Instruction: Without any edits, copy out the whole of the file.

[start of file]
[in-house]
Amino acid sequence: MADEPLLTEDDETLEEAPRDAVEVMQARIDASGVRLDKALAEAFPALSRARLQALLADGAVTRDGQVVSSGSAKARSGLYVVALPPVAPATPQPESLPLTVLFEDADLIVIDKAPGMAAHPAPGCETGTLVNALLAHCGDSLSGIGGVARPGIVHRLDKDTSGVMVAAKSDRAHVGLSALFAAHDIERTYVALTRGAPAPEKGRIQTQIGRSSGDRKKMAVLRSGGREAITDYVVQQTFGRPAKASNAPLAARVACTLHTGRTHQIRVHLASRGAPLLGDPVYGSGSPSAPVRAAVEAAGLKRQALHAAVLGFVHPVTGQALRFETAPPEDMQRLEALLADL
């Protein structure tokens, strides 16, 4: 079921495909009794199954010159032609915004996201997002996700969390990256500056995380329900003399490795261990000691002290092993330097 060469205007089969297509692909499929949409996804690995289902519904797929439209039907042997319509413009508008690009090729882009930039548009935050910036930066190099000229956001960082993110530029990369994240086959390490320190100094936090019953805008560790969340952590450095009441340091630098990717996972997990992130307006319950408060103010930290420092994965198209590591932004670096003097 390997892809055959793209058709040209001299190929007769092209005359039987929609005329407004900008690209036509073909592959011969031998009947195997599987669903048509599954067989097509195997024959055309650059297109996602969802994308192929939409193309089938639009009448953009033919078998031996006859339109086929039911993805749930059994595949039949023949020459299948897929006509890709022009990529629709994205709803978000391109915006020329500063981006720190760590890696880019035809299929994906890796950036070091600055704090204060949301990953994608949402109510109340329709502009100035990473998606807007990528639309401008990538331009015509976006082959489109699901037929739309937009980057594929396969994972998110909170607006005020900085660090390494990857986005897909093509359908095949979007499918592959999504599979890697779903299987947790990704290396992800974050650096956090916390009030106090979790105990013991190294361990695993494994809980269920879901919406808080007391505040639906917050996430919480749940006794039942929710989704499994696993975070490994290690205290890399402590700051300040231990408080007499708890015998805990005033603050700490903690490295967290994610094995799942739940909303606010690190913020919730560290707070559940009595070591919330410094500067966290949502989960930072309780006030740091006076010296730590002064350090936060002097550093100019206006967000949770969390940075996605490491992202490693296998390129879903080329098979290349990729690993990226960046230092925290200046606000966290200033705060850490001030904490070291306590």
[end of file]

[in-house]
Amino acid sequence: MADEPLLTEDDETLEEAPRDAVEVMQARIDASGVRLDKALAEAFPALSRARLQALLADGAVTRDGQVVSSGSAKARSGLYVVALPPVAPATPQPESLPLTVLFEDADLIVIDKAPGMAAHPAPGCETGTLVNALLAHCGDSLSGIGGVARPGIVHRLDKDTSGVMVAAKSDRAHVGLSALFAAHDIERTYVALTRGAPAPEKGRIQTQIGRSSGDRKKMAVLRSGGREAITDYVVQQTFGRPAKASNAPLAARVACTLHTGRTHQIRVHLASRGAPLLGDPVYGSGSPSAPVRAAVEAAGLKRQALHAAVLGFVHPVTGQALRFETAPPEDMQRLEALLADL
């Protein structure tokens, strides 16, 4: 079921495909009794199954010159032609915004996201997002996700969390990256500056995380329900003399490795261990000691002290092993330097 060469205007089969297509692909499929949409996804690995289902519904797929439209039907042997319509413009508008690009090729882009930039548009935050910036930066190099000229956001960082993110530029990369994240086959390490320190100094936090019953805008560790969340952590450095009441340091630098990717996972997990992130307006319950408060103010930290420092994965198209590591932004670096003097 390997892809055959793209058709040209001299190929007769092209005359039987929609005329407004900008690209036509073909592959011969031998009947195997599987669903048509599954067989097509195997024959055309650059297109996602969802994308192929939409193309089938639009009448953009033919078998031996006859339109086929039911993805749930059994595949039949023949020459299948897929006509890709022009990529629709994205709803978000391109915006020329500063981006720190760590890696880019035809299929994906890796950036070091600055704090204060949301990953994608949402109510109340329709502009100035990473998606807007990528639309401008990538331009015509976006082959489109699901037929739309937009980057594929396969994972998110909170607006005020900085660090390494990857986005897909093509359908095949979007499918592959999504599979890697779903299987947790990704290396992800974050650096956090916390009030106090979790105990013991190294361990695993494994809980269920879901919406808080007391505040639906917050996430919480749940006794039942929710989704499994696993975070490994290690205290890399402590700051300040231990408080007499708890015998805990005033603050700490903690490295967290994610094995799942739940909303606010690190913020919730560290707070559940009595070591919330410094500067966290949502989960930072309780006030740091006076010296730590002064350090936060002097550093100019206006967000949770969390940075996605490491992202490693296998390129879903080329098979290349990729690993990226960046230092925290200046606000966290200033705060850490001030904490070291306590």